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May 14, 2013

Dupont’s Camping Auto, ca. 1910s

A Stoddard-Dayton camping car built for engineer and politician Thomas Coleman du Pont (1863–1930). Du Pont used the vehicle during his supervision of the construction of the DuPont Highway through the state of Delaware.


In 1911 and 1912, Thomas Coleman du Pont was involved in building a road bearing his name through Delaware. As there was no road, there were no hotels, and he needed somewhere to stay. A tent made sense, but Coleman was an engineer as well as financier for the road, so he’d be traveling along the 96.7-mile roadbed extensively. He could probably have afforded a team of porters, and an elephant, for that matter, but instead ordered a 1911 Stoddard-Dayton, and had an RV built.

It was described in period articles as being on a 45hp, 115-inch chassis, which doesn’t really match up well with any 1910 or 1911 Stoddard-Dayton offerings.



The top was permanent (not removable), and held four vulcanized boxes underneath, along with specialized racks for maps and flat construction drawings. Similarly, there were narrow, full-length lockers along each side of the rear compartment, which left room in between for a six-foot mattress. Eight more boxes around the car held tent hardware, stove, refrigerator (icebox), battery and so on. All were removable for modular packing and two of them were upholstered to serve as camp chairs. Two final boxes held extra oil, although whether for a stove or engine oil wasn’t specified.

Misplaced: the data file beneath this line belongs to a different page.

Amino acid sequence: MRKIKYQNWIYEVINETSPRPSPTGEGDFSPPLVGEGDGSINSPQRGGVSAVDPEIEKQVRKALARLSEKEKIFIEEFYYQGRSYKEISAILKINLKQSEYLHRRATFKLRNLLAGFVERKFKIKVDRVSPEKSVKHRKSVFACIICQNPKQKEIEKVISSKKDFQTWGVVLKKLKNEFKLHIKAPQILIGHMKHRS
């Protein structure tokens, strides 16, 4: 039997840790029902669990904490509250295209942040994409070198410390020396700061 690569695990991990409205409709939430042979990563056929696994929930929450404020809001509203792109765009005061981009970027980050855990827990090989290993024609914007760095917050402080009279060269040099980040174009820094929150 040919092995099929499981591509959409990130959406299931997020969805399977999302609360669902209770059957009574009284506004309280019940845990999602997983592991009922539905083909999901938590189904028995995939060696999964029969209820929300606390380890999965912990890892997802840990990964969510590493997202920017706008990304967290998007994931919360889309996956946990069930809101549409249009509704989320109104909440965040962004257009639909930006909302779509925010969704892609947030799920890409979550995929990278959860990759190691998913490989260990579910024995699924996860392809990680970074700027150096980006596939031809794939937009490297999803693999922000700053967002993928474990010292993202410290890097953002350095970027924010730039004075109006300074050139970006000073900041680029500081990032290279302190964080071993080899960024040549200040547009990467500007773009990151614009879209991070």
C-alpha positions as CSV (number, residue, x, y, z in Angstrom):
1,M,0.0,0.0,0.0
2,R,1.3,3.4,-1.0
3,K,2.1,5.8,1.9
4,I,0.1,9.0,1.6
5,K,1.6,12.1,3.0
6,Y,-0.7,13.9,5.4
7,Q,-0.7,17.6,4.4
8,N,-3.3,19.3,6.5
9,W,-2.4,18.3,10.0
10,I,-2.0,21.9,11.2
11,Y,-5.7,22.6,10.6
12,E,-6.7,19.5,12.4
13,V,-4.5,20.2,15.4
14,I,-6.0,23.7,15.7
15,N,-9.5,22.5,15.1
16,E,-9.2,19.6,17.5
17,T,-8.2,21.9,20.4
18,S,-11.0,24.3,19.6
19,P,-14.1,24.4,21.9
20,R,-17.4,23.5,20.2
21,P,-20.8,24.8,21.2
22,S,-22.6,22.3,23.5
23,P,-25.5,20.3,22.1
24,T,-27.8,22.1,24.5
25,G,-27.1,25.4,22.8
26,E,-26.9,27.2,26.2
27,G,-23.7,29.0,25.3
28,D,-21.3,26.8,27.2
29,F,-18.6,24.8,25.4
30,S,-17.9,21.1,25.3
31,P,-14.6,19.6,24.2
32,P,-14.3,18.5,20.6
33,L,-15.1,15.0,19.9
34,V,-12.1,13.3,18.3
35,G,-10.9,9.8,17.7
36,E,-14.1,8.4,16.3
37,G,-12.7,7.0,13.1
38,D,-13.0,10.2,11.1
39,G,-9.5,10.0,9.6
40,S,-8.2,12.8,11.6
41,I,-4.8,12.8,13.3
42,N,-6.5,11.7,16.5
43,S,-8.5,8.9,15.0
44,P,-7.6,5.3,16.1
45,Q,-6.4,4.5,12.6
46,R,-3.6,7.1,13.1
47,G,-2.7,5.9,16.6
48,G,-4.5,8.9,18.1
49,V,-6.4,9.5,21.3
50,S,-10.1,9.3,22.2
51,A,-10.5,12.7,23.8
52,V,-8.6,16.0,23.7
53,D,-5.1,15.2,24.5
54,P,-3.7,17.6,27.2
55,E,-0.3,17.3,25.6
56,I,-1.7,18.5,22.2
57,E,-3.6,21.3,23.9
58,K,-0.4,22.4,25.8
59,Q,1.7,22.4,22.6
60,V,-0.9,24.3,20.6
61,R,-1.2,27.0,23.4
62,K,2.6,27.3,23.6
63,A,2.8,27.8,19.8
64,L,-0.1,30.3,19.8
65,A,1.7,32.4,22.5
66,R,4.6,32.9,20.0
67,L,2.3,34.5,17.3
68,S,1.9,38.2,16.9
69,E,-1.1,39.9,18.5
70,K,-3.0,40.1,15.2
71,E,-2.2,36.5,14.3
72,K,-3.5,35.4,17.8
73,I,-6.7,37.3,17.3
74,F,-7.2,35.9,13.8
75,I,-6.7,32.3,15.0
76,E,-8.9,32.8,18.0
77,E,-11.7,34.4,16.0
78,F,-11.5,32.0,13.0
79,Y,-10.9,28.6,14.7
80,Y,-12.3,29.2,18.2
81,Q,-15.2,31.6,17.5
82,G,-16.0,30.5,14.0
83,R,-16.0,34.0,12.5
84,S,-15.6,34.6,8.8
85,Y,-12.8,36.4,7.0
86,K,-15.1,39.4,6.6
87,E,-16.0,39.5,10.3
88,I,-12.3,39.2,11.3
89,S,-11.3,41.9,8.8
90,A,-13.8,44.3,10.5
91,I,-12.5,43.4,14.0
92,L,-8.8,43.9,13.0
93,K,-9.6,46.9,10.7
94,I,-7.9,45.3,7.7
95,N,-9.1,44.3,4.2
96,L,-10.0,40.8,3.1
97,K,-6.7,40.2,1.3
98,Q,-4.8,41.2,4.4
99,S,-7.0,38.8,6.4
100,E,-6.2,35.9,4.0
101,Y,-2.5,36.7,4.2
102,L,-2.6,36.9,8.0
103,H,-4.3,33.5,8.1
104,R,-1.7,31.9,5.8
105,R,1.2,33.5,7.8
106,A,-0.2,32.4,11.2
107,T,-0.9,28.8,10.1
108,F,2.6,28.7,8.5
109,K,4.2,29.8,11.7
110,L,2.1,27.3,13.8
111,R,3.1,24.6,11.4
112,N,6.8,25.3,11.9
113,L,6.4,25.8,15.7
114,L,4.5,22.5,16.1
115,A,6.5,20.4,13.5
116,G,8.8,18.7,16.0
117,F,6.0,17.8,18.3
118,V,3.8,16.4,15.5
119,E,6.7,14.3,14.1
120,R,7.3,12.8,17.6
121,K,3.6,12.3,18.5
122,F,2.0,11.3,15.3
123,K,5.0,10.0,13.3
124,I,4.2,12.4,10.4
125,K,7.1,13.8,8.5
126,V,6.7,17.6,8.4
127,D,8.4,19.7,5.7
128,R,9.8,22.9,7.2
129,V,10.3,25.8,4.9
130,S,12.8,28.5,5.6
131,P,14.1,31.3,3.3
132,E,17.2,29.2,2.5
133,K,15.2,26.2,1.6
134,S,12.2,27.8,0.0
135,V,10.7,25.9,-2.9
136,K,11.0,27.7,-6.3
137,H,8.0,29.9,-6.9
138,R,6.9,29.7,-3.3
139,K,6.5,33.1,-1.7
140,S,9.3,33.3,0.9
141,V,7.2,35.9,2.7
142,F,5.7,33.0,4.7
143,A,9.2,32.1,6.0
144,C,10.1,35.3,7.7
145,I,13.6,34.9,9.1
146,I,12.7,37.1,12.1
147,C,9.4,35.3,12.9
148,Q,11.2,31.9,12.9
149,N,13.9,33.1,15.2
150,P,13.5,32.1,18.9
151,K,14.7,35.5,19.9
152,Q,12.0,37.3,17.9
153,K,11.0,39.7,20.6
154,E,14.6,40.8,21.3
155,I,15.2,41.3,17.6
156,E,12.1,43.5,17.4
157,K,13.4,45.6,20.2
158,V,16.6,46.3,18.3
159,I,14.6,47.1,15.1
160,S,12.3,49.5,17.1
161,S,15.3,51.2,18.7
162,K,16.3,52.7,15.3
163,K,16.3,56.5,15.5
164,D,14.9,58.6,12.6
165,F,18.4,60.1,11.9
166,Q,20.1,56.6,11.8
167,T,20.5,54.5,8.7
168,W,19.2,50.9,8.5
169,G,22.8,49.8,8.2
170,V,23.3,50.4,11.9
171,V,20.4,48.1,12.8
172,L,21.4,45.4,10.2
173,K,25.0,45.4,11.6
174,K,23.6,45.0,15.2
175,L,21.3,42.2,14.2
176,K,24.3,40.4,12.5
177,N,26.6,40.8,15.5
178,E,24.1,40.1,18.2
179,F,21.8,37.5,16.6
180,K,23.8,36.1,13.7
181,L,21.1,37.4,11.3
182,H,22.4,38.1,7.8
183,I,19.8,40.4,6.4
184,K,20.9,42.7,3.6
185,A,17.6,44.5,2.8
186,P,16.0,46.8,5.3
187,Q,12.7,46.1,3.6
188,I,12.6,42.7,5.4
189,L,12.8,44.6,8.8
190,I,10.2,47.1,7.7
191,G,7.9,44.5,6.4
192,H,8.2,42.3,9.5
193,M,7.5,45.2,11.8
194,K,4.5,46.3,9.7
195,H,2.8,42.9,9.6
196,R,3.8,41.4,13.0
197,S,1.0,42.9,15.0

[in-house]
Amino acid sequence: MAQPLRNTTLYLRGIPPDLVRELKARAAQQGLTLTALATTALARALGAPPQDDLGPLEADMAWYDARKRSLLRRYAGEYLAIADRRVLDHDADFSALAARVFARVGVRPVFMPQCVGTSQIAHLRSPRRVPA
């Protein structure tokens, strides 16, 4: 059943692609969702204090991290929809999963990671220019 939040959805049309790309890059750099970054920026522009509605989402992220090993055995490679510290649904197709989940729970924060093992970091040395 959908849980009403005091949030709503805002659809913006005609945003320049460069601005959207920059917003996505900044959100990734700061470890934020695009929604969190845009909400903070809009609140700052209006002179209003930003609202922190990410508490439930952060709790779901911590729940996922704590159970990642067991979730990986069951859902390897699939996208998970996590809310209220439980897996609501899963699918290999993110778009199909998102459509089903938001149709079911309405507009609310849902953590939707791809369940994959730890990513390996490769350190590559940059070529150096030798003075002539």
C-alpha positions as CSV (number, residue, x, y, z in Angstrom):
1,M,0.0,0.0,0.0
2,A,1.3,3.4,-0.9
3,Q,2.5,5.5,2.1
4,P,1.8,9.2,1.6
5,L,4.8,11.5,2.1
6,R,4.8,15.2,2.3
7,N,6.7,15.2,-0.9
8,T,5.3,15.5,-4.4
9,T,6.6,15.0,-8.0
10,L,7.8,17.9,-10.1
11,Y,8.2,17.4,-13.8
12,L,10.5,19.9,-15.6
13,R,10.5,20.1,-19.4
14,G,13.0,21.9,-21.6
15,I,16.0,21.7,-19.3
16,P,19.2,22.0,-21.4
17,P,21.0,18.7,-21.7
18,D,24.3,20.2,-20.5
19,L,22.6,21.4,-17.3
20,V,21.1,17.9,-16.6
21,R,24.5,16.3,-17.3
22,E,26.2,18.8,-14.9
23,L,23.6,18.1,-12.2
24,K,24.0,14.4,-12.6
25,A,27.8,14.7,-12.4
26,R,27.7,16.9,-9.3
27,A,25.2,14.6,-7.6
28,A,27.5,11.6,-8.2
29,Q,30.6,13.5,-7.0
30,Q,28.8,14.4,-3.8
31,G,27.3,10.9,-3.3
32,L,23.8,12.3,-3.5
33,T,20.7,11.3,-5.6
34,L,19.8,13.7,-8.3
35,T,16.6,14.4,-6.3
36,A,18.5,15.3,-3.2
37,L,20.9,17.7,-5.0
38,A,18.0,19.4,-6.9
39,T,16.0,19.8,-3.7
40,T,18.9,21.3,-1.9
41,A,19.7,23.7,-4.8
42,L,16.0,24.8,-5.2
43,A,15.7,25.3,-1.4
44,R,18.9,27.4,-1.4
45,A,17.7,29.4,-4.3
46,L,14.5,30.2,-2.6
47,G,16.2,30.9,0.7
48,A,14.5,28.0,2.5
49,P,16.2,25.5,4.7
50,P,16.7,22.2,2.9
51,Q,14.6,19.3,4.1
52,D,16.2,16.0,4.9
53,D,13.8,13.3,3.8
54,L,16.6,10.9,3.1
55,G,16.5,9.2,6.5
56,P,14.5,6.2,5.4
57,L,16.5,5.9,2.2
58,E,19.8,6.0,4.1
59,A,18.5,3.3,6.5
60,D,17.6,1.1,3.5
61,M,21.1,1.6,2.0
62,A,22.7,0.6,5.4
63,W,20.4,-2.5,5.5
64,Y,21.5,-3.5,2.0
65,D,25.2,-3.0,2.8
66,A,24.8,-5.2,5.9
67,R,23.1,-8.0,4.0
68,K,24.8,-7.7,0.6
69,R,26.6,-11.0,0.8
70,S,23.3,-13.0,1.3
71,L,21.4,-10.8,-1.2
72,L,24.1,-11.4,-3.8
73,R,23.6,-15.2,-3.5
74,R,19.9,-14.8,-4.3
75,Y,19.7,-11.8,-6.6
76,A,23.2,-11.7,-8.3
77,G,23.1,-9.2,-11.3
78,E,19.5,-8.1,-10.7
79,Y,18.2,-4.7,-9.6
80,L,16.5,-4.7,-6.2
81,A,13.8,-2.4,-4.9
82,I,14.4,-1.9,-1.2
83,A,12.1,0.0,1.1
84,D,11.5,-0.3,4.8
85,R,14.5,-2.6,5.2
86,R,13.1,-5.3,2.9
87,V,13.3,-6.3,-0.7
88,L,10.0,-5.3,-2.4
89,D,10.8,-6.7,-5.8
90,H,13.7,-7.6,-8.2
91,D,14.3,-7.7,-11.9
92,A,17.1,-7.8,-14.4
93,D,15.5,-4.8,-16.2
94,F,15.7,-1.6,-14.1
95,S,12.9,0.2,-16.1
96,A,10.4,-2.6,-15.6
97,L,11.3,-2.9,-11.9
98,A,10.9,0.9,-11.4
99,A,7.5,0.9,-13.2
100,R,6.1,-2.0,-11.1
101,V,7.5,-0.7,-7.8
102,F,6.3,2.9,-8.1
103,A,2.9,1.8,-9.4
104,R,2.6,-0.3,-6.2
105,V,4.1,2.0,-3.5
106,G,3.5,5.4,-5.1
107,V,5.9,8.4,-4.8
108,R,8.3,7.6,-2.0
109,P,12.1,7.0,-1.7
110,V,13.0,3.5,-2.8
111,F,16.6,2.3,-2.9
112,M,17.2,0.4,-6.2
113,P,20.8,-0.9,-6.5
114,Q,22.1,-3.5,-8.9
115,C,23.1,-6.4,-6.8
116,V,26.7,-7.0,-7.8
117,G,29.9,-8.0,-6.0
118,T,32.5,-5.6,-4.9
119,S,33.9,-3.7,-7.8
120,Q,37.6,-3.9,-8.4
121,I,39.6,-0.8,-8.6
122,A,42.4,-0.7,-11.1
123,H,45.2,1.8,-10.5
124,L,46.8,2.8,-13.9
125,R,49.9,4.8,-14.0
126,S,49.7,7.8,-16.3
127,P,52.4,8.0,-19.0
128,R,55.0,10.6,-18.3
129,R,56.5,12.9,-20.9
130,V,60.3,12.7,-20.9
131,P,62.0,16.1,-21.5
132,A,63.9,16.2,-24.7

The two big boxes on the running boards held the pair of side tents, sewn not from canvas but waterproof balloon silk; each was supported with three six-foot poles, stakes and guys. With the dropdown curtains on the canopy, it made three rooms when fully assembled. When in camp, electric lighting was courtesy of an extra 150-amp Edison battery, continuously charged by engine dynamo.



Coleman du Pont’s DuPont Road, now US 13 and 113, cost him $4 million of his own money, and on July 2, 1924, he officially dedicated it and gave it to the citizens of Delaware in a ceremony.

(Photos: Library of Congress, via Hemmings)






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